What does it mean to ‘live the cross and resurrection of Jesus’? This is the question Tim Chester sets out to answer in ‘The Ordinary Hero’, and it’s a great one! He makes a fascinating observation in the introduction:
‘Perhaps rather surprisingly, when the New Testament writers tell us how we should live, they don’t often point back to the life of Jesus. Instead they take us to the cross and resurrection.’
Tim goes on to say that to really know how to live as a Christian, we need to understand how the cross and the resurrection should shape our lives. As I read this, I found myself nodding in agreement. Of course! The cross and resurrection is fundamental to my theology. But, now that I think about it, how does it shape my life? And how would a life shaped by Jesus’ death and resurrection look different from a life shaped by Jesus’ life?
Tim begins his answer by setting out the assurance of God’s love that Christians have because of the cross. We can know that God loves us by how God loved us in giving his son for us. The cross is central to understanding God’s love because the cross is where God’s love was ultimately displayed. On the one hand, there was nothing new for me here; but on the other – it is so good to remind myself again and again of this truth! Especially because the love shown on the cross isn’t just a lavish display – although it certainly is lavish! The love shown to me in Jesus’ death on the cross makes me right with God. It establishes something that couldn’t be accomplished any other way. Tim walks us through Paul’s argument in Romans, showing how every other reason we could offer for why God should accept us is insufficient.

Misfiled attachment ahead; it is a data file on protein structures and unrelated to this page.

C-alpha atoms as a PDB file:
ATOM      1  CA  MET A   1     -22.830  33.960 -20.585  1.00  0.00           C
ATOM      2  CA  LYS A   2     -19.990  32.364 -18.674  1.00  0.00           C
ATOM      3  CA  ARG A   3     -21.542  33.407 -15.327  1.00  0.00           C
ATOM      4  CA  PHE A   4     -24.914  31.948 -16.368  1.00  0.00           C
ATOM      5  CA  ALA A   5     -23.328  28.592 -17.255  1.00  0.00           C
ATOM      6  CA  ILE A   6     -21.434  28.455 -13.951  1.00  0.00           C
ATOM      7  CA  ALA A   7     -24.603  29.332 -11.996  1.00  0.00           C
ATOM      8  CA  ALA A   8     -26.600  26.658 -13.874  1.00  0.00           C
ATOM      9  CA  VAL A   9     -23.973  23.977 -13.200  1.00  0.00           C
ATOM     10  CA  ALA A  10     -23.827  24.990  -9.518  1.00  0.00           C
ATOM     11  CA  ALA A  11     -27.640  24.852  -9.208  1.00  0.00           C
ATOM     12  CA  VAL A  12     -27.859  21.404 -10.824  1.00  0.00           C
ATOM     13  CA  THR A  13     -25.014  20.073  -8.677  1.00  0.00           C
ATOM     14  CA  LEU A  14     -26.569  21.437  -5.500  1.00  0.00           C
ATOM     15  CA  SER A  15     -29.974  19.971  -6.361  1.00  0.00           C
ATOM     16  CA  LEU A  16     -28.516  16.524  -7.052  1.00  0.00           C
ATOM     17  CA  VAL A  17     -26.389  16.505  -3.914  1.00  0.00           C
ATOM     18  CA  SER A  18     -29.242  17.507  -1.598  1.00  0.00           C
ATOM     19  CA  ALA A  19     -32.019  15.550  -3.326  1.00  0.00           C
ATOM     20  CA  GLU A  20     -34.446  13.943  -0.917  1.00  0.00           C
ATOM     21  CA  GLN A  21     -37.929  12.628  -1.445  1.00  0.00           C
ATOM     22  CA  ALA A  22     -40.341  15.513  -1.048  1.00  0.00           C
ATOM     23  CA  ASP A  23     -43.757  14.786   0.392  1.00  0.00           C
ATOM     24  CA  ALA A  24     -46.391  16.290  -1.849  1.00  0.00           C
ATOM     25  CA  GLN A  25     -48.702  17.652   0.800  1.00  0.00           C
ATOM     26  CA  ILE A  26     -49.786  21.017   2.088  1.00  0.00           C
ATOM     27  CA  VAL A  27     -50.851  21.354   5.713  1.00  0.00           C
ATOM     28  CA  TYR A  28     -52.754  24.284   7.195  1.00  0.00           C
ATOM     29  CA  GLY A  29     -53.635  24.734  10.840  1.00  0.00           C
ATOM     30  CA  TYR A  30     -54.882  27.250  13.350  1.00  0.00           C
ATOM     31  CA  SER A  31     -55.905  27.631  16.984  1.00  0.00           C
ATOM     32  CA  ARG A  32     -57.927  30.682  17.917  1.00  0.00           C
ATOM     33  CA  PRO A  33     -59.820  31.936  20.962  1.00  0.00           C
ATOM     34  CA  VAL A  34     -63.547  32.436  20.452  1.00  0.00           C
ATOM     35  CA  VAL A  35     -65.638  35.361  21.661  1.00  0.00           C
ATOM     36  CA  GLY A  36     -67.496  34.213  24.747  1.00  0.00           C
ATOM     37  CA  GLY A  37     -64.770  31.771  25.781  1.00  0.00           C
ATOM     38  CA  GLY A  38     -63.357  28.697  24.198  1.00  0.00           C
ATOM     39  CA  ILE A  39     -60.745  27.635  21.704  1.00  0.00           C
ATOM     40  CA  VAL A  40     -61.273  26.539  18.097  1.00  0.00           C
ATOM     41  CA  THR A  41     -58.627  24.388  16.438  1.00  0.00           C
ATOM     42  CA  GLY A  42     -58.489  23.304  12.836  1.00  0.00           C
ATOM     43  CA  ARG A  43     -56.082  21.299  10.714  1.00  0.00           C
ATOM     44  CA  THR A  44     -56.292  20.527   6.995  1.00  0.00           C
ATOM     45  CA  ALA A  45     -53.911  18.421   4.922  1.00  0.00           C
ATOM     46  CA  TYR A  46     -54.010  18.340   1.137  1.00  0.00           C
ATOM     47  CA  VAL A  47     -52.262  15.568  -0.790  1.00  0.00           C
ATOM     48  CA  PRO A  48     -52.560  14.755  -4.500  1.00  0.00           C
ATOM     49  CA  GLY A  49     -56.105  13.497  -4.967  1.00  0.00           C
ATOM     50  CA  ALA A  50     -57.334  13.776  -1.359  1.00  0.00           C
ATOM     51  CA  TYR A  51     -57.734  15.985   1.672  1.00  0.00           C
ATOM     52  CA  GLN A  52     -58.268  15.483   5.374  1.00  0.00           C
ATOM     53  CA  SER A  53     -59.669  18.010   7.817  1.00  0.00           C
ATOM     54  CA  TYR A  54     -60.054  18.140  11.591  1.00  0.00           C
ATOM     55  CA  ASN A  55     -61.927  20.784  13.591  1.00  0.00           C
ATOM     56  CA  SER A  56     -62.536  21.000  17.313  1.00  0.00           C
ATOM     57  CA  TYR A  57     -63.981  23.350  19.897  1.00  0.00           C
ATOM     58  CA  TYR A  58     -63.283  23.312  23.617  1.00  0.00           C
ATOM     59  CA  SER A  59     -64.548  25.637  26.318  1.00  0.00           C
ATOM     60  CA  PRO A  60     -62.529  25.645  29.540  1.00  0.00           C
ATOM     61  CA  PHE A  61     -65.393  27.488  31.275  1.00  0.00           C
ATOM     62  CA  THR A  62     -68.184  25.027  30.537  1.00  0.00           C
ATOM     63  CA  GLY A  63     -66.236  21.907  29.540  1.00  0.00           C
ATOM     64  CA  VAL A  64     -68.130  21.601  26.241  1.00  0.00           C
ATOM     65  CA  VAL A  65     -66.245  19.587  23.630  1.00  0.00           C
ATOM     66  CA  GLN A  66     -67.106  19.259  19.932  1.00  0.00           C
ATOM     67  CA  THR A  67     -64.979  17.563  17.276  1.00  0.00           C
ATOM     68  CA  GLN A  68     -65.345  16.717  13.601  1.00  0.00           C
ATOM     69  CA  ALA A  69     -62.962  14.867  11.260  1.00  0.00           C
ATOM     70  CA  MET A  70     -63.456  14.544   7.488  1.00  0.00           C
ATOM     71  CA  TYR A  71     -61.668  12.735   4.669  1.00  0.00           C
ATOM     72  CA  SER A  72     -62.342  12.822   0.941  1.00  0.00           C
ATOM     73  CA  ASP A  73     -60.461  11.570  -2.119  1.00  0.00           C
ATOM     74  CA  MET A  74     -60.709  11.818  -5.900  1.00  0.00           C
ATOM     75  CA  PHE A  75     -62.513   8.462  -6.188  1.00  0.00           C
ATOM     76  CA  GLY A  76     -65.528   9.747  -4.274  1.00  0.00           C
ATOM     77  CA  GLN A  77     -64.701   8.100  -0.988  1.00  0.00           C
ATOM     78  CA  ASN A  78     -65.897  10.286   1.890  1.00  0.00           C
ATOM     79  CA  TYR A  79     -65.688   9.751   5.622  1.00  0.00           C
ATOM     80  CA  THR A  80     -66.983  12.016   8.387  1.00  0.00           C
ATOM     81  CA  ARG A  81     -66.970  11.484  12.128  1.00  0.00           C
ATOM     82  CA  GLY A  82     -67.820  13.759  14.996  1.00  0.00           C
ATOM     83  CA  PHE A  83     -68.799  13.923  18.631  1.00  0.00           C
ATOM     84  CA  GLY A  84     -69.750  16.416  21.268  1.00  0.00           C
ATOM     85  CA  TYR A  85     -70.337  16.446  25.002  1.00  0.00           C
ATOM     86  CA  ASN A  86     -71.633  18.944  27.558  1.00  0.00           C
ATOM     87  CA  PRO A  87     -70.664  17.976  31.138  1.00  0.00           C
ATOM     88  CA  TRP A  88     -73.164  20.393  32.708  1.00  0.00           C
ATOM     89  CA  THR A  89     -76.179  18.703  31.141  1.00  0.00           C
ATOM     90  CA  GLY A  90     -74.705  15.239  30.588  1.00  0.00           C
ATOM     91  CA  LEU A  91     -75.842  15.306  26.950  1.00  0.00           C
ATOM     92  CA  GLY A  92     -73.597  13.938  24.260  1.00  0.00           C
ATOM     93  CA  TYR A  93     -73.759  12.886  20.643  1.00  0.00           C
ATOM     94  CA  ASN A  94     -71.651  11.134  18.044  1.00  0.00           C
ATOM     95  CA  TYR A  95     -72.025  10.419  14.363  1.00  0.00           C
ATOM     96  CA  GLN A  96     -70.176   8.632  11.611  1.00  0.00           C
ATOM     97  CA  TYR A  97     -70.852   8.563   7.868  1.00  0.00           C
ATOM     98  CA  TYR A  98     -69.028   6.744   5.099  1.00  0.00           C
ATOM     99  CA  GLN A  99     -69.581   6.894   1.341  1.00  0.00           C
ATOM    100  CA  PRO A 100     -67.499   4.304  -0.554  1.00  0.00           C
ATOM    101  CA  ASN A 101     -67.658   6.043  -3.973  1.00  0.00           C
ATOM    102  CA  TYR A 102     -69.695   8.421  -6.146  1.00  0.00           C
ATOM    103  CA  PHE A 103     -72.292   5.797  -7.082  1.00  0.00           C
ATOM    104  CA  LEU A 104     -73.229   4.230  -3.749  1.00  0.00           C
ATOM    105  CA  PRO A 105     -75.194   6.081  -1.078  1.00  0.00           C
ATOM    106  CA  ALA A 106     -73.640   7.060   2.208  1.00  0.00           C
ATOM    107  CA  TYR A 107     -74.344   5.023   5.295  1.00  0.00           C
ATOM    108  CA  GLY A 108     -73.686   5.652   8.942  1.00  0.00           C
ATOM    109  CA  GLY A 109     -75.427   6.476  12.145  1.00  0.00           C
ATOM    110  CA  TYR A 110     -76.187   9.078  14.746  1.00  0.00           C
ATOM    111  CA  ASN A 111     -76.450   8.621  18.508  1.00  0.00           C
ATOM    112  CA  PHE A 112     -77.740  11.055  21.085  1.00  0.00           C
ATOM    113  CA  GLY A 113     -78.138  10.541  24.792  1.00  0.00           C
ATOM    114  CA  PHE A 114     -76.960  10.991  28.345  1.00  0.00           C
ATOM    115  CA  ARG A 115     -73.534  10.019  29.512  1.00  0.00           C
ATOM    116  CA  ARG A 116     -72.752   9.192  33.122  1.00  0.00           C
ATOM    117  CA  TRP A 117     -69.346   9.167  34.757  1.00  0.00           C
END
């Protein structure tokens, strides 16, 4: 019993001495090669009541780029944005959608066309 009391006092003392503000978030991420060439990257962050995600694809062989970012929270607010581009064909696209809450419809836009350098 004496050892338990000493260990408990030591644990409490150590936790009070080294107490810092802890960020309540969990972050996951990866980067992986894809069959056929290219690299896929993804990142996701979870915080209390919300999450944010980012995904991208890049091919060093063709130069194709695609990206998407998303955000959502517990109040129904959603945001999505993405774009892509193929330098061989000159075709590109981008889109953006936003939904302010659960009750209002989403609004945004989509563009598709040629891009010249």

Reading chapter 3, I was really forced to look at myself. The title, ‘Humility’ indicated to me that I may well have some repenting to do on finishing this chapter. I sometimes find it really hard to know the difference between putting myself down and being genuinely humble. Being a woman, working with young women, I am constantly battling between teaching humility but boosting self-esteem! I felt like Tim grasped that ‘humility’ is pretty complex. I also felt as though he got to the heart of the issue – my heart.
At the cross, I see my rebellion. I see that, given the chance, I would murder my creator. I also see the penalty that I deserve for my rebellion meted out on Jesus. I see that I can’t possibly save myself. I see the ugliness of my sin and the helplessness of my situation. But then I see God’s great love for me as Jesus takes my punishment and saves me from the wrath I deserve. Isn’t that amazing? In the same place we can see the depths of our own disgrace and the overwhelming grace that loves and values and forgives us!
Tim wrote something in this chapter that really clarified my thinking. He points out that the life of Jesus furnishes us with a wonderful model of humility. But he draws the following distinction: ‘[Jesus’] life shows us humility; his cross humbles us.’
He goes on to explain that
‘the cross gives us a proper estimation of ourselves. Our righteousness is unmerited. Our status is unearned. What we bring is our sin and shame. What we receive is an inheritance of glory. Everything we have and everything we are is the result of God’s grace. So the cross keeps us humble.’
Three chapters in and I am humbled.